Sunday, July 23, 2006

Solaris - the Wine

Solaris Wine Label
Originally uploaded by cghubbell.
I believe this may be one of the best system tools for evenings when a long day of UNIX has left the Force unbalanced in your mind. I stumbled on this wine while perusing a liquor store in Horseheads, NY. I hardly drink at all these days, but definitely enjoy a nice glass of wine when I unwind after a long day. If you're into this kind of thing and enjoy seeing Solaris outside the data center, check out the Solaris Winery!

Friday, July 21, 2006

Did you hear what I sed?

When battling the dark side of UNIX, it is critical that you not let your eyes betray your instincts. Windows teaches you to trust what you see, which is in itself a good reason to be wary. Today's lesson will involve our old friend awk, and a not so well known friend, od (octal dump).

I was working on a section of code, which decided whether or not arguments were passed by checking in a case statement for an empty string, or anything other than an empty string. It looks like this:

case "$SID_LIST" in
"" ) # No arguments passed, go with default.
echo "Stopping all configured Oracle databases."
su oracle -c "$ORACLE_HOME/bin/dbshut"
* ) # SID list paased - pass it on to dbshut
echo "Stopping specified Oracle database(s)."
su oracle -c "$ORACLE_HOME/bin/dbshut $SID_LIST"

This structure comes from the Oracle 10g dbshut script which I'm applying some customizations to. As a result, I'm trying not to completely restructure the script. If I were to write it myself, I'd be more tempted to put this in an if statement, and test for a null string (test -z). But, since I'm working with someone else's code, I'm trying to stick to minimizing my impact.

If you call this particular script with arguments (an argument is a token that follows the command, like do_something RED BLUE) I detect the extra arguments from the command line, and put them into a variable called SID_LIST as follows:

ACTION=$1 # Assign first argument to action
shift; # shift arg pointer past $1 (action)
SID_LIST="$*" # Assign any remaining args to the argument list

So, when I call the script with a command like, "dbshut TESTDBA TESTDBB" I expect to see SID_LIST end up with the values "TESTDBA TESTDBB". Good enough! But what if someone repeats an argument? We don't want to iterate through arguments we have already processed, so I decided to add my own personal garnish of ensuring the list is unique. And this little detour is where the fun began...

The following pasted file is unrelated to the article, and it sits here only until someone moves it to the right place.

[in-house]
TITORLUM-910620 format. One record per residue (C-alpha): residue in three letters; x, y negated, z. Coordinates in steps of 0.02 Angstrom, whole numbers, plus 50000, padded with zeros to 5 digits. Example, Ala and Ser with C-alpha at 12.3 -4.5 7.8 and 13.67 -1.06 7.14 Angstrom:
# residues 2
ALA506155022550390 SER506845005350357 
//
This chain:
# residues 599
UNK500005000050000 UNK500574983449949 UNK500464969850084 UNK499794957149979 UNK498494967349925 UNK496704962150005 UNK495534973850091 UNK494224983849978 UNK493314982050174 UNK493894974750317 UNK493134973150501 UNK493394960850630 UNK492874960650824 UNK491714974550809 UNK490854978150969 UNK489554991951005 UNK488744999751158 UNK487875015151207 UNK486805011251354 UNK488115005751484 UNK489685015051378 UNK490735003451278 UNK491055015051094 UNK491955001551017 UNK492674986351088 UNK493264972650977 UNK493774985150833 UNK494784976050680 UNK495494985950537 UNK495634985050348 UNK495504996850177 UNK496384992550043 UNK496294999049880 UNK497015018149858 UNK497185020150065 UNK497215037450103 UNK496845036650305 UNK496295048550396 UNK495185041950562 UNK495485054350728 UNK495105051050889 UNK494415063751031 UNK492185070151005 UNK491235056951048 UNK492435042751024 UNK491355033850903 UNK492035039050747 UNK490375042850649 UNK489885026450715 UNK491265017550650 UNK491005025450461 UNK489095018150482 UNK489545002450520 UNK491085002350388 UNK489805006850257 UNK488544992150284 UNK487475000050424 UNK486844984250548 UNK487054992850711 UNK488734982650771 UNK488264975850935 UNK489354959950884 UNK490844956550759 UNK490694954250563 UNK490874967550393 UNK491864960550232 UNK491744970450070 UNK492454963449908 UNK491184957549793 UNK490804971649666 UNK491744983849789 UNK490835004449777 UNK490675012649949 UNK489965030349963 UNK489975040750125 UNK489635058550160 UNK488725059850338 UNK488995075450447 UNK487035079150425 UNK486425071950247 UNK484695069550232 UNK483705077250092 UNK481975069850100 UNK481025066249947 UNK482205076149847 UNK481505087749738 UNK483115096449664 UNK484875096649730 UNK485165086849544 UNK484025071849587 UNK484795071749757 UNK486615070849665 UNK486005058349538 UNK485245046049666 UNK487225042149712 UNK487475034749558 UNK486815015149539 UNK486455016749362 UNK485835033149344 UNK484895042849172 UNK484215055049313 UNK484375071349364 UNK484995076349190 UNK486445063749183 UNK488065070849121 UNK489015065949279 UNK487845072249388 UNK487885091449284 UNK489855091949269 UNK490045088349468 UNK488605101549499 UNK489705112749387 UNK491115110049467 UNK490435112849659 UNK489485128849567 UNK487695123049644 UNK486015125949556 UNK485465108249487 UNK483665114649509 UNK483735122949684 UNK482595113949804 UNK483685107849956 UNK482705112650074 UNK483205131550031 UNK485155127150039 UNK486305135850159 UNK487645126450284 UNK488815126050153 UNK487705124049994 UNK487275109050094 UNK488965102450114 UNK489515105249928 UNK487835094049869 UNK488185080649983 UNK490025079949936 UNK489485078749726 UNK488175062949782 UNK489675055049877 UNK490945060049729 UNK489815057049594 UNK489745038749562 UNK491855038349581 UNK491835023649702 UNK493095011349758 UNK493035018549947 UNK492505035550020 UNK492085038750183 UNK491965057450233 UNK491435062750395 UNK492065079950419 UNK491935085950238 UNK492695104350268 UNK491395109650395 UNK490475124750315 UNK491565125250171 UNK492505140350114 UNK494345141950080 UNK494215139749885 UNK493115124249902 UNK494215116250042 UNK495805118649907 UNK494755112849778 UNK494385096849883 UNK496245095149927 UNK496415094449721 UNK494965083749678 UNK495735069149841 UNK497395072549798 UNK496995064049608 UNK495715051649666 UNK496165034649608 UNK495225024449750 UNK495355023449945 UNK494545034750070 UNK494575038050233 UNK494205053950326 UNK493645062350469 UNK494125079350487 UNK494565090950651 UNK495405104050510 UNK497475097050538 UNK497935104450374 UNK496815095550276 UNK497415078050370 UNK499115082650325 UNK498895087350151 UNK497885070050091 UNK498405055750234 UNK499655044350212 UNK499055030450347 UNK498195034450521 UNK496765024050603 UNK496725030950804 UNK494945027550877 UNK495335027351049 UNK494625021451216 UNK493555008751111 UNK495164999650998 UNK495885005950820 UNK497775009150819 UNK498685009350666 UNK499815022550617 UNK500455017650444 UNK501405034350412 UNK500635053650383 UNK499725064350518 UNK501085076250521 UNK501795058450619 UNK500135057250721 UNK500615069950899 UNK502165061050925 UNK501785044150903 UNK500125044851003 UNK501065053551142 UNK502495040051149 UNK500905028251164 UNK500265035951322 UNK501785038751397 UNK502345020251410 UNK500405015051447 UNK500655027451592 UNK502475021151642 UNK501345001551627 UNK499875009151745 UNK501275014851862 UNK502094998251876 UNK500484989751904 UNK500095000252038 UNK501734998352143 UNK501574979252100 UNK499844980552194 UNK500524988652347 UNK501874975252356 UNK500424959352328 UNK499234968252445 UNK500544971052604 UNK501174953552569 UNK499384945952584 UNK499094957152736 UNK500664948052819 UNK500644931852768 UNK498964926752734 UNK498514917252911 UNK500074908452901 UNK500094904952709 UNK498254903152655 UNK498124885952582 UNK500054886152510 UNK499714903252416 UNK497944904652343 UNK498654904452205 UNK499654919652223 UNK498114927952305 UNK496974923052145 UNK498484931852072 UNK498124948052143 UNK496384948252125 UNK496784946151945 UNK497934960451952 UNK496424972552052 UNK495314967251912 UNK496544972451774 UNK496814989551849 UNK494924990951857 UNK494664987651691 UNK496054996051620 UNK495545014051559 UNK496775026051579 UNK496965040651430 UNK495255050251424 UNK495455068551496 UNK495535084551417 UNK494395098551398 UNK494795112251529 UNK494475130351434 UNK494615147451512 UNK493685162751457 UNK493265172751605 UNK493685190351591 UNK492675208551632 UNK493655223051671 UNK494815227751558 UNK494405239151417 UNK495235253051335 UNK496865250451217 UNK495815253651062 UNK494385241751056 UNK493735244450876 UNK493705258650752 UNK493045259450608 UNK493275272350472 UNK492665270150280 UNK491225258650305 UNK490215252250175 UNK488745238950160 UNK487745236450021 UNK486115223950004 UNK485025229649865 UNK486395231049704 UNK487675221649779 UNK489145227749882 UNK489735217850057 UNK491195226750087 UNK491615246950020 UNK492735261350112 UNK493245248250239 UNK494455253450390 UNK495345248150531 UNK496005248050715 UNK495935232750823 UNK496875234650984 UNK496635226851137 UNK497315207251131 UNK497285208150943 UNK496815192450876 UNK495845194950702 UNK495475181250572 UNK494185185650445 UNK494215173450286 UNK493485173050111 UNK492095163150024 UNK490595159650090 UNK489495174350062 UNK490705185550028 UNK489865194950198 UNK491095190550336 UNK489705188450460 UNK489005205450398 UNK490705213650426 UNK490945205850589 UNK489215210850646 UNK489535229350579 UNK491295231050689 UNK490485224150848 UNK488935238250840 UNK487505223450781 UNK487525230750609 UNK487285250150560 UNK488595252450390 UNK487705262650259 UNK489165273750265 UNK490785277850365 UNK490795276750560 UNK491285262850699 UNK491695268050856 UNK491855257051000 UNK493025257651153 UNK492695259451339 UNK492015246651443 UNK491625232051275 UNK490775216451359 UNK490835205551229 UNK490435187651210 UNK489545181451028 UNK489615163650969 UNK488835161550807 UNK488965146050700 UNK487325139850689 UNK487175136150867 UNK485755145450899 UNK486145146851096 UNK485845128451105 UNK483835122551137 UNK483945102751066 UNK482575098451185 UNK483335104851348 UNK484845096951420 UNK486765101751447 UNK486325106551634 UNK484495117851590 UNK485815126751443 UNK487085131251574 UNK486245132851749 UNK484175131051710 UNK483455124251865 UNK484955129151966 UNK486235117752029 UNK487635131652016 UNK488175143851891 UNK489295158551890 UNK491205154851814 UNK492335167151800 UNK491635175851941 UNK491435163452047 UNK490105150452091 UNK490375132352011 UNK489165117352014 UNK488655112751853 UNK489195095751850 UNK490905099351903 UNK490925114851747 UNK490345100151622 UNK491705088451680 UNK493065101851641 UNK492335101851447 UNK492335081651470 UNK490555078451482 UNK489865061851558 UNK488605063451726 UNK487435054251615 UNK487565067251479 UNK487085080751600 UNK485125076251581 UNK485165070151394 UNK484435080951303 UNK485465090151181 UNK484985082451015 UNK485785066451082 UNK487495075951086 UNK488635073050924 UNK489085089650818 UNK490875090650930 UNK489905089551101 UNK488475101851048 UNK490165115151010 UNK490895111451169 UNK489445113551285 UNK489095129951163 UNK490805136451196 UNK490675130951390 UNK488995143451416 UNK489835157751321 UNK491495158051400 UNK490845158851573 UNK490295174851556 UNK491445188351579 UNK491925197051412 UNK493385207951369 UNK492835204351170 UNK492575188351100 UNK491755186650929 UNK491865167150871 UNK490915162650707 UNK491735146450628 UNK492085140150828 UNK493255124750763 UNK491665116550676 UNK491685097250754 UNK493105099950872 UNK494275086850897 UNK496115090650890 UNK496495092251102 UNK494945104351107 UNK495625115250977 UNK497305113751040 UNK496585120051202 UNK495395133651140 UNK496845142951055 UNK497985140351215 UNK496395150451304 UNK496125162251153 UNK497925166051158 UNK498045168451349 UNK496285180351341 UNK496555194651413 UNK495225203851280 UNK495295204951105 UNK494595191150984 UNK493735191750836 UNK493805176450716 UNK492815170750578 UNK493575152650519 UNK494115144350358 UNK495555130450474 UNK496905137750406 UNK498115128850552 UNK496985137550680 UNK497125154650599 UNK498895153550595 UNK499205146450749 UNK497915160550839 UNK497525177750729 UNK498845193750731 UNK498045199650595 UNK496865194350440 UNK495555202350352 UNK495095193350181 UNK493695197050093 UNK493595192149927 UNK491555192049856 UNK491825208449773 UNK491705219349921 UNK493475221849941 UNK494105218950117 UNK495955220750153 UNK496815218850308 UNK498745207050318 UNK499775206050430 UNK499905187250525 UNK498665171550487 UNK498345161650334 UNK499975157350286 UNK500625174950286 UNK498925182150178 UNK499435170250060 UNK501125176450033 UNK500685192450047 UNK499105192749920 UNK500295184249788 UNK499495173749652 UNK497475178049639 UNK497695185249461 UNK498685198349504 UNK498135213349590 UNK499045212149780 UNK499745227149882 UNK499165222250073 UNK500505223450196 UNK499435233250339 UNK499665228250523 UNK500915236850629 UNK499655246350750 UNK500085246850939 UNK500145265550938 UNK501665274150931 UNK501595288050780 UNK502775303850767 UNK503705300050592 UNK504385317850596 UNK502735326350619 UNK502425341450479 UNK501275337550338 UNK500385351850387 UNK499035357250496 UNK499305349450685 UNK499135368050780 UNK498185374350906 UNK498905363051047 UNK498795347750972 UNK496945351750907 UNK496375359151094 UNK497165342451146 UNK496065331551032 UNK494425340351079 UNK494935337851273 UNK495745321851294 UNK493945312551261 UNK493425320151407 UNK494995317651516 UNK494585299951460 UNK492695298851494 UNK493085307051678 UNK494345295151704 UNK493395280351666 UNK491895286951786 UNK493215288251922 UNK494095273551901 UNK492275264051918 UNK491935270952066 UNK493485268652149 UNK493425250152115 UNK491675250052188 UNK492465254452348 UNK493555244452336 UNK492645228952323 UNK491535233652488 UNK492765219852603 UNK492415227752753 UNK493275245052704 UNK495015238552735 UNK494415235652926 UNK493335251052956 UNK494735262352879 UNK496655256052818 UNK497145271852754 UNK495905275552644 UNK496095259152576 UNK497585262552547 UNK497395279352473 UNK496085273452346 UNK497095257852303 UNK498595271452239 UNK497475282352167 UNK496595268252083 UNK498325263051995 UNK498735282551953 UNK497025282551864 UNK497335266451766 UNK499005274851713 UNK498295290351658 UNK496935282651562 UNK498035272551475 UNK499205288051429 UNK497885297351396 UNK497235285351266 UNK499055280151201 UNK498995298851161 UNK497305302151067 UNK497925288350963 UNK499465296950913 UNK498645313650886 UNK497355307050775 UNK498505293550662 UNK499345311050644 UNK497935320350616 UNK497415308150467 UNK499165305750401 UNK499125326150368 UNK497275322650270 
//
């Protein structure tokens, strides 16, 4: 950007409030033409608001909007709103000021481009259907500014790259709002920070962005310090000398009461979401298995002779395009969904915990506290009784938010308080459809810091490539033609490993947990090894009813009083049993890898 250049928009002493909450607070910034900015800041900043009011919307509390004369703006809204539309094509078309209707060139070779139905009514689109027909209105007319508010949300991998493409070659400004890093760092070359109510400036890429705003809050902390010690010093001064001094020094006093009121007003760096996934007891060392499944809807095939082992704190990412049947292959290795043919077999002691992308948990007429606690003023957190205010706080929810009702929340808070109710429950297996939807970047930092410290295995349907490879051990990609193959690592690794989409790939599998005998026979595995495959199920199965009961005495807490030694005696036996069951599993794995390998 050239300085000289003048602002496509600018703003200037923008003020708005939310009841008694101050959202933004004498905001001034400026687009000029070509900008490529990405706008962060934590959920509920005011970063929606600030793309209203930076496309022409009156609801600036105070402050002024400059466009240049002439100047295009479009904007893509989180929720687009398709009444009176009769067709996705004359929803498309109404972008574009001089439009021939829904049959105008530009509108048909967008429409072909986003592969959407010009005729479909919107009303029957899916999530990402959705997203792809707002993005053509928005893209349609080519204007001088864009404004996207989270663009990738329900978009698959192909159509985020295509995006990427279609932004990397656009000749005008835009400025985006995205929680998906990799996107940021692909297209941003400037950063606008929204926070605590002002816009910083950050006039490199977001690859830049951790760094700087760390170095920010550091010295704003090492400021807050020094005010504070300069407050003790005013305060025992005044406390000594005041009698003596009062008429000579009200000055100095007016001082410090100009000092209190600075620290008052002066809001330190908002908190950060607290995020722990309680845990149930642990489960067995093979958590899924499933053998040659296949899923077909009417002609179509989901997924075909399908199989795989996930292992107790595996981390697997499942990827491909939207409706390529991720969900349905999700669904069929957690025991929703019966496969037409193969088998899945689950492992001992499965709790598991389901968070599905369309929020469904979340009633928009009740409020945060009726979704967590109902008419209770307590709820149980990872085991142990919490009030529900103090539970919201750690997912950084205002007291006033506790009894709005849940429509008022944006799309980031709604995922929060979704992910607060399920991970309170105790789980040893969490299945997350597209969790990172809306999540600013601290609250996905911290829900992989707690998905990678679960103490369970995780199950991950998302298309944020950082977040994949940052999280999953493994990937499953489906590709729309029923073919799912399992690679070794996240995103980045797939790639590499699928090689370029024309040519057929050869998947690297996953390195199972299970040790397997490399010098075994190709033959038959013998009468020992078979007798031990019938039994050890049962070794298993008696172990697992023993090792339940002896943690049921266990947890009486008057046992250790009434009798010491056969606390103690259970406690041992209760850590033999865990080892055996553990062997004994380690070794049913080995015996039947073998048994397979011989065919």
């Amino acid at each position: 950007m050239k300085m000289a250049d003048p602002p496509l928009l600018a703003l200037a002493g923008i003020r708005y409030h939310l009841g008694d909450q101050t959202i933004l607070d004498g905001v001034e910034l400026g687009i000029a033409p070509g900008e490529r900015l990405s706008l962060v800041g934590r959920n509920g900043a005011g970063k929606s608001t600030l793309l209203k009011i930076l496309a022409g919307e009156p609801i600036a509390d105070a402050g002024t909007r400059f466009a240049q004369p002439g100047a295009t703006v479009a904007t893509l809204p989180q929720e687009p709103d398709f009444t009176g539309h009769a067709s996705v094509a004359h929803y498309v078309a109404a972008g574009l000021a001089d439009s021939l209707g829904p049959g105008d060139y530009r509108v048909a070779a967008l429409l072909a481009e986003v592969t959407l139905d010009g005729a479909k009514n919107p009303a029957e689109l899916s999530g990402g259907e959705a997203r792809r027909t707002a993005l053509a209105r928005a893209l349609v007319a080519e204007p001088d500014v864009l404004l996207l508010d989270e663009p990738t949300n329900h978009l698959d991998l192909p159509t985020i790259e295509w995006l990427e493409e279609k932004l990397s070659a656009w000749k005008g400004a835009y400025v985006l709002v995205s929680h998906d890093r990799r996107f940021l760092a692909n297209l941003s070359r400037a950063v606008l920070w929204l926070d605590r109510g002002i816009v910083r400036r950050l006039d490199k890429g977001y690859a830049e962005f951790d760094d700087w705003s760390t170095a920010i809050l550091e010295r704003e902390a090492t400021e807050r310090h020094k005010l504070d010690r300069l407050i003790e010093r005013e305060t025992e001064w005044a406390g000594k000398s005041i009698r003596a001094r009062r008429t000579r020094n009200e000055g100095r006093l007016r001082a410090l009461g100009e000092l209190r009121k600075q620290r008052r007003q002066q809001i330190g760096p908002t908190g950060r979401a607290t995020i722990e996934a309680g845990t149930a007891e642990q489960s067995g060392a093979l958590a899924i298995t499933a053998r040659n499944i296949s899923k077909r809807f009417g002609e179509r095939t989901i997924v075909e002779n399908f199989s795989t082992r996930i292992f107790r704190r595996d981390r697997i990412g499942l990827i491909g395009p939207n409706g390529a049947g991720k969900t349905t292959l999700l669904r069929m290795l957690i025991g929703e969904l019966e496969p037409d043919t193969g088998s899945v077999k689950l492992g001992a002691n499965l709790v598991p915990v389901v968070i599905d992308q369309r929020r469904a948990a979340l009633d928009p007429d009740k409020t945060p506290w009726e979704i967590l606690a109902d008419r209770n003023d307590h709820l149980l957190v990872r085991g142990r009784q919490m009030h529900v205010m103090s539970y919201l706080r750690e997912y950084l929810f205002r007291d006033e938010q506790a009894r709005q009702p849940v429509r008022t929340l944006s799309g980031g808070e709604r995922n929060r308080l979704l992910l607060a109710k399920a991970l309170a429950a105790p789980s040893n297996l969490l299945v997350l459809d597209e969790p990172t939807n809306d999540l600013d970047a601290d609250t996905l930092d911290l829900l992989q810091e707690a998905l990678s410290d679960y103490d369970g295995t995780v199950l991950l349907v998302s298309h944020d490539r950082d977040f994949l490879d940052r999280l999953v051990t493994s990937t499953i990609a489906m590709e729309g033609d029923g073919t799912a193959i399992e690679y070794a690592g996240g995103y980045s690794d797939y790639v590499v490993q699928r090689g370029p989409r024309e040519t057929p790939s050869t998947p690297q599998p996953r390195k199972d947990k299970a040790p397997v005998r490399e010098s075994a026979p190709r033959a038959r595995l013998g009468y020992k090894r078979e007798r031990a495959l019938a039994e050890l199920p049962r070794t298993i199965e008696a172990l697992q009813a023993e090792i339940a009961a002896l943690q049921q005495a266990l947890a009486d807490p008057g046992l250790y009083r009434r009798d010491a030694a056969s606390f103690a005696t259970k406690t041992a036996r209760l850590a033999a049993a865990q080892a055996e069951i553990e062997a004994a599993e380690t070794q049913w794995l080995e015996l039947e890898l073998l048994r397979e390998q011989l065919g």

The modification I made looked like this:

SID_LIST=`echo $SID_LIST | tr " " "\n" | sort | uniq | tr "\n" " "`

Let's break this down into logical steps:
First, translate any spaces into newlines because the next commands in the pipeline will expect to see things in multi-line form. This turns "one two one three" into:


Next, sort the output alphabetically to ensure similar items are immediately next to each other, which is necessary for the following piece of the command. Now we send the sorted list to a program called uniq which removes duplicates. The output now looks something like this (remember, its alphabetical):


Finally, we need to get it back into a single-line format, so we send the output into the reverse of the first tr command which replaces any newlines with spaces. Our final output looks like this:

"one three two"

Having conquered that challenge, I integrated the code fragment and observed its behavior. Oddly, I discovered that whether or not I supplied arguments, the case statement always resolved my input to be in the "*" branch rather than the "" branch. After taking a closer look, I discovered that my output was not what it appeared... In fact, the final newline had been replaced with a space by the last tr command, and my string looked like this:


Because SID_LIST did not match "", the case statement selected the "*" branch instead. Feeling quite impressed with my mastery of the debugging arts, I surmised that a simple sed statement could whack my terminating space, and leave me with the desired empty string that would set my logic free. But alas, it was not to be...

I left me editor, and started playing on the command line. First, I created a simulation by setting a variable to contain a series of pretend arguments: